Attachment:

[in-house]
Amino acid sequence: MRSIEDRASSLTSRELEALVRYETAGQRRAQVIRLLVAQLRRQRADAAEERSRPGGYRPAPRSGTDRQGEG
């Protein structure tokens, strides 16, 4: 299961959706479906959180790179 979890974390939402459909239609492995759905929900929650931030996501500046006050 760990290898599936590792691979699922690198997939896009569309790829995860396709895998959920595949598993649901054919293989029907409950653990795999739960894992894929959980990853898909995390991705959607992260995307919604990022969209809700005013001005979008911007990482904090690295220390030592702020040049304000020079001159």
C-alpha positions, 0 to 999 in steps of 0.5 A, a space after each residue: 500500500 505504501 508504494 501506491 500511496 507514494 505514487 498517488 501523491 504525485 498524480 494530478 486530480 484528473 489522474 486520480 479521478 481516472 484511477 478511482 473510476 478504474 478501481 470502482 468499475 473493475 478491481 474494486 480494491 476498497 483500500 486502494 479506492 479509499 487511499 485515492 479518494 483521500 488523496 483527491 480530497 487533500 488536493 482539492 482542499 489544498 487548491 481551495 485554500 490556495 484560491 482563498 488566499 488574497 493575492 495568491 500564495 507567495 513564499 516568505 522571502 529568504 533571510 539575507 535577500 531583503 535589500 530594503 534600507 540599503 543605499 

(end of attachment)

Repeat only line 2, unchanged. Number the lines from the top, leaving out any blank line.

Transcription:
Amino acid sequence: MRSIEDRASSLTSRELEALVRYETAGQRRAQVIRLLVAQLRRQRADAAEERSRPGGYRPAPRSGTDRQGEG